Evaluating Genetic Modifiers of Duchenne Muscular Dystrophy Disease Progression Using Modeling and MRI

Alison M. Barnard, DPT, PhD, David W. Hammers, PhD, William T. Triplett, BS, Sarah Kim, PhD,
Sean C. Forbes, PhD, Rebecca J. Willcocks, PhD, Michael J. Daniels, ScD, Claudia R. Senesac, PT, PhD,
Donovan J. Lott, PT, PhD, Ishu Arpan, PT, PhD, William D. Rooney, PhD, Richard T. Wang, PhD,
Stanley F. Nelson, MD, H. Lee Sweeney, PhD, Krista Vandenborne, PT, PhD, and Glenn A. Walter, PhD


Background and Objectives

Duchenne muscular dystrophy (DMD) is a progressive muscle degenerative disorder with a
well-characterized disease phenotype but considerable interindividual heterogeneity that is not
well understood. The aim of this study was to evaluate the effects of dystrophin variations and
genetic modifiers of DMD on rate and age of muscle replacement by fat.


One hundred seventy-five corticosteroid treated participants from the ImagingDMD natural
history study underwent repeated magnetic resonance spectroscopy (MRS) of the vastus
lateralis (VL) and soleus (SOL) to determine muscle fat fraction (FF). MRS was performed
annually in most instances; however, some individuals had additional visits at 3 or 6 monthss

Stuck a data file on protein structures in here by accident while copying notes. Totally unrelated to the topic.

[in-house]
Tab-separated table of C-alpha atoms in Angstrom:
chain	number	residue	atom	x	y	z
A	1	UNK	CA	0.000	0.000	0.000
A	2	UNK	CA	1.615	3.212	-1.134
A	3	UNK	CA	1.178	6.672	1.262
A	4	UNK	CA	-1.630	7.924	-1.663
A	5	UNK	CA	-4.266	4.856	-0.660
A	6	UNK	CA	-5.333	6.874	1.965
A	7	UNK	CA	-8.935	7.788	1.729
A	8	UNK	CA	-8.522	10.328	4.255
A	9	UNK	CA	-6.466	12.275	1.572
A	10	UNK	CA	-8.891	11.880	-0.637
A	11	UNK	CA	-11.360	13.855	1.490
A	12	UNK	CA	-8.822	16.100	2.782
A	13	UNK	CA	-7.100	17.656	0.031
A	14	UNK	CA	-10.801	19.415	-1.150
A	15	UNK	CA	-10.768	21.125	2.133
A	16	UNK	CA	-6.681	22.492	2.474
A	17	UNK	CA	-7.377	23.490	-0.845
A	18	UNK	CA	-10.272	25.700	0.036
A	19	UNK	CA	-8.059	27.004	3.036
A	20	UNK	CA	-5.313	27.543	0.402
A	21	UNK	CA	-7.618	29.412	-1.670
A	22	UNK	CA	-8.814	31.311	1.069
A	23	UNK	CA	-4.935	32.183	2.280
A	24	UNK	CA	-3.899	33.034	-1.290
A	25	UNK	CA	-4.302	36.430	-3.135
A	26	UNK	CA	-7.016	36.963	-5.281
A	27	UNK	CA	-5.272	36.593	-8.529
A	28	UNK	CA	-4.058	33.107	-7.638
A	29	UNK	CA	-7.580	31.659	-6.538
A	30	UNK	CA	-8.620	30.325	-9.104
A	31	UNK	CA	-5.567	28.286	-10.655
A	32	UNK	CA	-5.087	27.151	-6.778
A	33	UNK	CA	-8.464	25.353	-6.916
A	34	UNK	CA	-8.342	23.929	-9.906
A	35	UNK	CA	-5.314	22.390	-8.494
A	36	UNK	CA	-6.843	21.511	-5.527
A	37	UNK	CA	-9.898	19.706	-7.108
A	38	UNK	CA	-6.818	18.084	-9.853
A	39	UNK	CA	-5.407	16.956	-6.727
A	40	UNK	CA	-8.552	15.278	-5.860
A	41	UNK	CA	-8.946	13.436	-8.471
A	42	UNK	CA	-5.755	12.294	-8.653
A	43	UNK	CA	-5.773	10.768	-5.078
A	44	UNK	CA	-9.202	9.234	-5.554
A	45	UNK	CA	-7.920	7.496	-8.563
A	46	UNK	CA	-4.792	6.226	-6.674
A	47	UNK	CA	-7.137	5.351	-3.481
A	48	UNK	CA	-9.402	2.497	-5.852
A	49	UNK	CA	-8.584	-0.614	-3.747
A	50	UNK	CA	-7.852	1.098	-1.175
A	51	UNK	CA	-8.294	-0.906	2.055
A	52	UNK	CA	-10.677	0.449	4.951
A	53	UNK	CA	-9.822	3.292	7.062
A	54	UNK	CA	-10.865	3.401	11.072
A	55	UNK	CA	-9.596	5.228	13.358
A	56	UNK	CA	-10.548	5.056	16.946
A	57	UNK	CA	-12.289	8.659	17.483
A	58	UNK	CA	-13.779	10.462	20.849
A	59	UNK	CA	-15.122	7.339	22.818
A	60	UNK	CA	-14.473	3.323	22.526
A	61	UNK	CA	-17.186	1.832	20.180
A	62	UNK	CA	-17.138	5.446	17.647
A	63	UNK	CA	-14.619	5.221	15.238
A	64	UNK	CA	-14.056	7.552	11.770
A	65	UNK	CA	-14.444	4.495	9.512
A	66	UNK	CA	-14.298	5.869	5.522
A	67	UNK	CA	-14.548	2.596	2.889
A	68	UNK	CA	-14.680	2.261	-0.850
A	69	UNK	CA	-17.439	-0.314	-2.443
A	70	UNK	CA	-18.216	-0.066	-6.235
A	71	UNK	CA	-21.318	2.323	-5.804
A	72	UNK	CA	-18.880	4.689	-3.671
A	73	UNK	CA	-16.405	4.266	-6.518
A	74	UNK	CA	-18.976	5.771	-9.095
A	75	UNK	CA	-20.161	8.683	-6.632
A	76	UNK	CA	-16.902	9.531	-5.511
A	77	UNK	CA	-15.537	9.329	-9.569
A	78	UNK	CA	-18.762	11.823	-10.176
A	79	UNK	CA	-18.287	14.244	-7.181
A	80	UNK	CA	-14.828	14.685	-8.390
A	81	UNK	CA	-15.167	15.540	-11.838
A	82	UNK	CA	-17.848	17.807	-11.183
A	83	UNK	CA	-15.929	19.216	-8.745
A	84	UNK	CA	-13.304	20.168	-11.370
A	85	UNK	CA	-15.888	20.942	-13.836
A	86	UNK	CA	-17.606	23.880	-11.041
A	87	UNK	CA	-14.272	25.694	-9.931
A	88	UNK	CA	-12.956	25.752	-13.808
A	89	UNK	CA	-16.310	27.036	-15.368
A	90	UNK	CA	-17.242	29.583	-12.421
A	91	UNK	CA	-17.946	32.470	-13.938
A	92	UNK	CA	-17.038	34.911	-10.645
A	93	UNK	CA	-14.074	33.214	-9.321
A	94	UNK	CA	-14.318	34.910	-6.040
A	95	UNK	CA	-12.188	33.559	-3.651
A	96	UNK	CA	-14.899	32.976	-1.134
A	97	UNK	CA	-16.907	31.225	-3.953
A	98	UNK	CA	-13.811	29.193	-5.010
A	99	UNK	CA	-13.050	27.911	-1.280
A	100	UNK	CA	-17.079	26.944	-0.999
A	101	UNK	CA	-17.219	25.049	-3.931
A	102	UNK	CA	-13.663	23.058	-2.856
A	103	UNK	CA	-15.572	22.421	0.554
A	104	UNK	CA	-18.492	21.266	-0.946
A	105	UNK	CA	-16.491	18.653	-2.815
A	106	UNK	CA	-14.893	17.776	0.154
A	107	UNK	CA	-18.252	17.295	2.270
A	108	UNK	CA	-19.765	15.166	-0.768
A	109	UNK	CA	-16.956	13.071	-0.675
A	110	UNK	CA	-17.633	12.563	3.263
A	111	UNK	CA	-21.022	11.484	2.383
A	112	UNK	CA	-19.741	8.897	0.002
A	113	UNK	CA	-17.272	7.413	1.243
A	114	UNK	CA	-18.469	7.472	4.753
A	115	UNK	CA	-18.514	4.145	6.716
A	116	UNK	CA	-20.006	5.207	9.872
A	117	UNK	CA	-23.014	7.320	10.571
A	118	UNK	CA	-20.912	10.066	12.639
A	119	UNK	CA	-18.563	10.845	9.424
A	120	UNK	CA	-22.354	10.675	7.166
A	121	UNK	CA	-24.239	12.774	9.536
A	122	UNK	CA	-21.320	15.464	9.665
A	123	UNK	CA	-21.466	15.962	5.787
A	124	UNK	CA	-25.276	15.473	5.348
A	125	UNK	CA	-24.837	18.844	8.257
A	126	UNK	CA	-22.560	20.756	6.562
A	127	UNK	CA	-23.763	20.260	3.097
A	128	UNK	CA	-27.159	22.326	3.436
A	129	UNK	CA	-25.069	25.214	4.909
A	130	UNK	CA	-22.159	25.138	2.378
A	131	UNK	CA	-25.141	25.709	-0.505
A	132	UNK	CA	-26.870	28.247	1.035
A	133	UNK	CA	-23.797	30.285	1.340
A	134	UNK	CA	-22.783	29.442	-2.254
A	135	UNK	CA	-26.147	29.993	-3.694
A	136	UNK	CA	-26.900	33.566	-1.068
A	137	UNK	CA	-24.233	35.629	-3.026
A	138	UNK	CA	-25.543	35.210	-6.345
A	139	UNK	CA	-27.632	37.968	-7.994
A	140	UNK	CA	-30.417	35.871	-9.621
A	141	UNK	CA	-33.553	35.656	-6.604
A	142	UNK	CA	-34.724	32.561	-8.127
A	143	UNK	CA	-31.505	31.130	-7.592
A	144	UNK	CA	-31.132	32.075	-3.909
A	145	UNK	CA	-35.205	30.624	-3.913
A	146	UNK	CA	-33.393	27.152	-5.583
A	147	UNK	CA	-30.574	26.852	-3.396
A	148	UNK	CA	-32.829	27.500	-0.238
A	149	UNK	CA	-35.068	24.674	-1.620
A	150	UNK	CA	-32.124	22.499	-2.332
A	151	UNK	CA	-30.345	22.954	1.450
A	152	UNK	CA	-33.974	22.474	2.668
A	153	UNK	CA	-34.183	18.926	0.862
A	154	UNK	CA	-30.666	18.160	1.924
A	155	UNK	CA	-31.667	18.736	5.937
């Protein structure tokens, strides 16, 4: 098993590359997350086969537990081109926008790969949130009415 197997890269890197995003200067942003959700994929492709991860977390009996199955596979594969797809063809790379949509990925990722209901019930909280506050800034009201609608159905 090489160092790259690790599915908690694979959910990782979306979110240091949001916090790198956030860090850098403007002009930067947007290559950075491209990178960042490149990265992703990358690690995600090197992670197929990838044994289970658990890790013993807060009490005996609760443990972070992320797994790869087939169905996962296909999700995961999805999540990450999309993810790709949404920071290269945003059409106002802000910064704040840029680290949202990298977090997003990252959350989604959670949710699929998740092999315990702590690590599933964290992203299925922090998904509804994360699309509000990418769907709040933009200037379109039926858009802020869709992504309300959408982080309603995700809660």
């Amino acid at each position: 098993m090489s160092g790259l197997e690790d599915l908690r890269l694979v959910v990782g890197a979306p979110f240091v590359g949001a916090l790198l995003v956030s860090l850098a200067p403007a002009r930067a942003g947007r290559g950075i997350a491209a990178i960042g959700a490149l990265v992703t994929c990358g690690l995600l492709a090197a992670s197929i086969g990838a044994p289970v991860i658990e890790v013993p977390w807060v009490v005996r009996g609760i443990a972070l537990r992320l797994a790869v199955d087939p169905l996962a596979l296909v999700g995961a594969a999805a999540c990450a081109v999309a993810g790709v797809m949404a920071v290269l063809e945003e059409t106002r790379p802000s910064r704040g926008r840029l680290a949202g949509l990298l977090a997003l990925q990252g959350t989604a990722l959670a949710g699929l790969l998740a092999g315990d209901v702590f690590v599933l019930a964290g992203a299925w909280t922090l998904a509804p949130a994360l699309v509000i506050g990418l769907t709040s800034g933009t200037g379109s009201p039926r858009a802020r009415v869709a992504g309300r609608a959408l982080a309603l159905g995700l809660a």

intervals. FF changes over time were modeled using nonlinear mixed effects to estimate disease
trajectories based on the age that the VL or SOL reached half-maximum change in FF (mu) and
the time required for FF change (sigma). Computed mu and sigma values were evaluated for
dystrophin variations that have demonstrated the ability to lead to a mild phenotype as well as
compared between different genetic polymorphism groups.


Participants with dystrophin gene deletions amenable to exon 8 skipping (n = 4) had minimal
increases in SOL FF and had an increase in VL mu value by 4.4 years compared with a reference
cohort (p = 0.039). Participants with nonsense variations within exons that may produce milder
phenotypes (n = 11) also had minimal increases in SOL and VL FFs. No differences in
estimated FF trajectories were seen for individuals amenable to exon 44 skipping (n = 10).
Modeling of the SPP1, LTBP4, and thrombospondin-1 (THBS1) genetic modifiers did not
result in significant differences in muscle FF trajectories between genotype groups (p > 0.05);
however, trends were noted for the polymorphisms associated with long-range regulation of
LTBP4 and THBS1 that deserve further follow-up.


The results of this study link the historically mild phenotypes seen in individuals amenable to
exon 8 skipping and with certain nonsense variations with alterations in trajectories of lower
extremity muscle replacement by fat.


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